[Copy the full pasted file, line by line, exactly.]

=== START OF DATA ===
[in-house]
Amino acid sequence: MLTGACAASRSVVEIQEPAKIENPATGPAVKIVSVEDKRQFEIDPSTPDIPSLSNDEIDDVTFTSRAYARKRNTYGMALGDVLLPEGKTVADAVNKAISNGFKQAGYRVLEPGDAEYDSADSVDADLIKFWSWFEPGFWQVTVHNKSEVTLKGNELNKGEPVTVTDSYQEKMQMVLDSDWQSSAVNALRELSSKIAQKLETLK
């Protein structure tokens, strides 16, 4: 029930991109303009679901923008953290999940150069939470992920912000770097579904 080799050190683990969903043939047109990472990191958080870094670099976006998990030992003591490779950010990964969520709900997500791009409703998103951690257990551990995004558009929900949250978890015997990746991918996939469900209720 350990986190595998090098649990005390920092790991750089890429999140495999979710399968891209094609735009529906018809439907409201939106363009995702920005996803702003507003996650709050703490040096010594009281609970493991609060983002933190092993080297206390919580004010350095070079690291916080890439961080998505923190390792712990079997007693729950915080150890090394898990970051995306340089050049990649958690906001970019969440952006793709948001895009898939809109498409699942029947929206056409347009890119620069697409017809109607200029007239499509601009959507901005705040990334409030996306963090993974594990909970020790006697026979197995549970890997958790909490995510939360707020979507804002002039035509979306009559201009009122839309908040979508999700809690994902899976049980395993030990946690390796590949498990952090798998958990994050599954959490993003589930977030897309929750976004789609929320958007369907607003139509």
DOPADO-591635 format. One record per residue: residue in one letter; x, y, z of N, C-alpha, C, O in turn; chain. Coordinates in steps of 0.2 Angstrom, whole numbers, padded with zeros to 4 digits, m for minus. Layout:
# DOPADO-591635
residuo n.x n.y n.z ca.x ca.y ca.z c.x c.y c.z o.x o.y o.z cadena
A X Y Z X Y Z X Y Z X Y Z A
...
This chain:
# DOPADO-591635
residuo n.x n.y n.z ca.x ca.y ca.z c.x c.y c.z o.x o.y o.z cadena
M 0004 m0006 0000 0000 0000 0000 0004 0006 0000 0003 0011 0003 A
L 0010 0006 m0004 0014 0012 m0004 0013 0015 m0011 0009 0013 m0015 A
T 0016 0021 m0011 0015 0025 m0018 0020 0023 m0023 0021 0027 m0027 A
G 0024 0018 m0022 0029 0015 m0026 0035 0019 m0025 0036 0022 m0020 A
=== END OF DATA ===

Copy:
[in-house]
Amino acid sequence: MLTGACAASRSVVEIQEPAKIENPATGPAVKIVSVEDKRQFEIDPSTPDIPSLSNDEIDDVTFTSRAYARKRNTYGMALGDVLLPEGKTVADAVNKAISNGFKQAGYRVLEPGDAEYDSADSVDADLIKFWSWFEPGFWQVTVHNKSEVTLKGNELNKGEPVTVTDSYQEKMQMVLDSDWQSSAVNALRELSSKIAQKLETLK
């Protein structure tokens, strides 16, 4: 029930991109303009679901923008953290999940150069939470992920912000770097579904 080799050190683990969903043939047109990472990191958080870094670099976006998990030992003591490779950010990964969520709900997500791009409703998103951690257990551990995004558009929900949250978890015997990746991918996939469900209720 350990986190595998090098649990005390920092790991750089890429999140495999979710399968891209094609735009529906018809439907409201939106363009995702920005996803702003507003996650709050703490040096010594009281609970493991609060983002933190092993080297206390919580004010350095070079690291916080890439961080998505923190390792712990079997007693729950915080150890090394898990970051995306340089050049990649958690906001970019969440952006793709948001895009898939809109498409699942029947929206056409347009890119620069697409017809109607200029007239499509601009959507901005705040990334409030996306963090993974594990909970020790006697026979197995549970890997958790909490995510939360707020979507804002002039035509979306009559201009009122839309908040979508999700809690994902899976049980395993030990946690390796590949498990952090798998958990994050599954959490993003589930977030897309929750976004789609929320958007369907607003139509």
DOPADO-591635 format. One record per residue: residue in one letter; x, y, z of N, C-alpha, C, O in turn; chain. Coordinates in steps of 0.2 Angstrom, whole numbers, padded with zeros to 4 digits, m for minus. Layout:
# DOPADO-591635
residuo n.x n.y n.z ca.x ca.y ca.z c.x c.y c.z o.x o.y o.z cadena
A X Y Z X Y Z X Y Z X Y Z A
...
This chain:
# DOPADO-591635
residuo n.x n.y n.z ca.x ca.y ca.z c.x c.y c.z o.x o.y o.z cadena
M 0004 m0006 0000 0000 0000 0000 0004 0006 0000 0003 0011 0003 A
L 0010 0006 m0004 0014 0012 m0004 0013 0015 m0011 0009 0013 m0015 A
T 0016 0021 m0011 0015 0025 m0018 0020 0023 m0023 0021 0027 m0027 A
G 0024 0018 m0022 0029 0015 m0026 0035 0019 m0025 0036 0022 m0020 A